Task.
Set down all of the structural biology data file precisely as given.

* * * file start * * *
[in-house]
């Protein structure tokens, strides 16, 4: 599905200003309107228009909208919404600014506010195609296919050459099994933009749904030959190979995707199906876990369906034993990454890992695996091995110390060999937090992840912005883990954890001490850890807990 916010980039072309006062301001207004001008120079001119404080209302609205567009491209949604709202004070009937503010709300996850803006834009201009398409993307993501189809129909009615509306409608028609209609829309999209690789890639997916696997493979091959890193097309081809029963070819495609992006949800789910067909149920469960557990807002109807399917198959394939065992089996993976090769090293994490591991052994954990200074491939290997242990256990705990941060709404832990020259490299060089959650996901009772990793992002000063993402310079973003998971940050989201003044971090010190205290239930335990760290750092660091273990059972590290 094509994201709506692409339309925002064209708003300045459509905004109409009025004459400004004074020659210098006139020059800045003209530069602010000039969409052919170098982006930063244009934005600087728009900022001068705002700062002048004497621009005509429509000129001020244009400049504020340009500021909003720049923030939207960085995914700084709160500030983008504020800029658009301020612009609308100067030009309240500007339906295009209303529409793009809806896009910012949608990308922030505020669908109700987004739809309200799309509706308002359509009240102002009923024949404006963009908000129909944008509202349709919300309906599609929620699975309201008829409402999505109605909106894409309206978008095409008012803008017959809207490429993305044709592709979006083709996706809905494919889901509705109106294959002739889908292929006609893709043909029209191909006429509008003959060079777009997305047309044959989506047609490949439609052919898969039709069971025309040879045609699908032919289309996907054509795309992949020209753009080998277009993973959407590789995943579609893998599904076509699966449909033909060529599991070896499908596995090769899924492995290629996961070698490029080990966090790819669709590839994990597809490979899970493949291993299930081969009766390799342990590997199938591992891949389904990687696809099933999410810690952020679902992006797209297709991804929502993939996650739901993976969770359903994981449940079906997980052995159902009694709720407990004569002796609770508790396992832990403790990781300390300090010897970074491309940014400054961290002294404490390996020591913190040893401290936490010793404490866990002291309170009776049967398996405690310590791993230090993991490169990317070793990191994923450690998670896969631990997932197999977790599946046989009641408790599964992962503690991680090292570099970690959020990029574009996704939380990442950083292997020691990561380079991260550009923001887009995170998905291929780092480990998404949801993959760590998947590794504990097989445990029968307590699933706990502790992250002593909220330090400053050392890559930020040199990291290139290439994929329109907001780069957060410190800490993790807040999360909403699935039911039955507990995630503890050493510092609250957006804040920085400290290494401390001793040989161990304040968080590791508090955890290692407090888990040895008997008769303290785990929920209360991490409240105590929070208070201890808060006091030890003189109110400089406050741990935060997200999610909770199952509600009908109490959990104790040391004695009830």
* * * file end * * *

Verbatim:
[in-house]
């Protein structure tokens, strides 16, 4: 599905200003309107228009909208919404600014506010195609296919050459099994933009749904030959190979995707199906876990369906034993990454890992695996091995110390060999937090992840912005883990954890001490850890807990 916010980039072309006062301001207004001008120079001119404080209302609205567009491209949604709202004070009937503010709300996850803006834009201009398409993307993501189809129909009615509306409608028609209609829309999209690789890639997916696997493979091959890193097309081809029963070819495609992006949800789910067909149920469960557990807002109807399917198959394939065992089996993976090769090293994490591991052994954990200074491939290997242990256990705990941060709404832990020259490299060089959650996901009772990793992002000063993402310079973003998971940050989201003044971090010190205290239930335990760290750092660091273990059972590290 094509994201709506692409339309925002064209708003300045459509905004109409009025004459400004004074020659210098006139020059800045003209530069602010000039969409052919170098982006930063244009934005600087728009900022001068705002700062002048004497621009005509429509000129001020244009400049504020340009500021909003720049923030939207960085995914700084709160500030983008504020800029658009301020612009609308100067030009309240500007339906295009209303529409793009809806896009910012949608990308922030505020669908109700987004739809309200799309509706308002359509009240102002009923024949404006963009908000129909944008509202349709919300309906599609929620699975309201008829409402999505109605909106894409309206978008095409008012803008017959809207490429993305044709592709979006083709996706809905494919889901509705109106294959002739889908292929006609893709043909029209191909006429509008003959060079777009997305047309044959989506047609490949439609052919898969039709069971025309040879045609699908032919289309996907054509795309992949020209753009080998277009993973959407590789995943579609893998599904076509699966449909033909060529599991070896499908596995090769899924492995290629996961070698490029080990966090790819669709590839994990597809490979899970493949291993299930081969009766390799342990590997199938591992891949389904990687696809099933999410810690952020679902992006797209297709991804929502993939996650739901993976969770359903994981449940079906997980052995159902009694709720407990004569002796609770508790396992832990403790990781300390300090010897970074491309940014400054961290002294404490390996020591913190040893401290936490010793404490866990002291309170009776049967398996405690310590791993230090993991490169990317070793990191994923450690998670896969631990997932197999977790599946046989009641408790599964992962503690991680090292570099970690959020990029574009996704939380990442950083292997020691990561380079991260550009923001887009995170998905291929780092480990998404949801993959760590998947590794504990097989445990029968307590699933706990502790992250002593909220330090400053050392890559930020040199990291290139290439994929329109907001780069957060410190800490993790807040999360909403699935039911039955507990995630503890050493510092609250957006804040920085400290290494401390001793040989161990304040968080590791508090955890290692407090888990040895008997008769303290785990929920209360991490409240105590929070208070201890808060006091030890003189109110400089406050741990935060997200999610909770199952509600009908109490959990104790040391004695009830």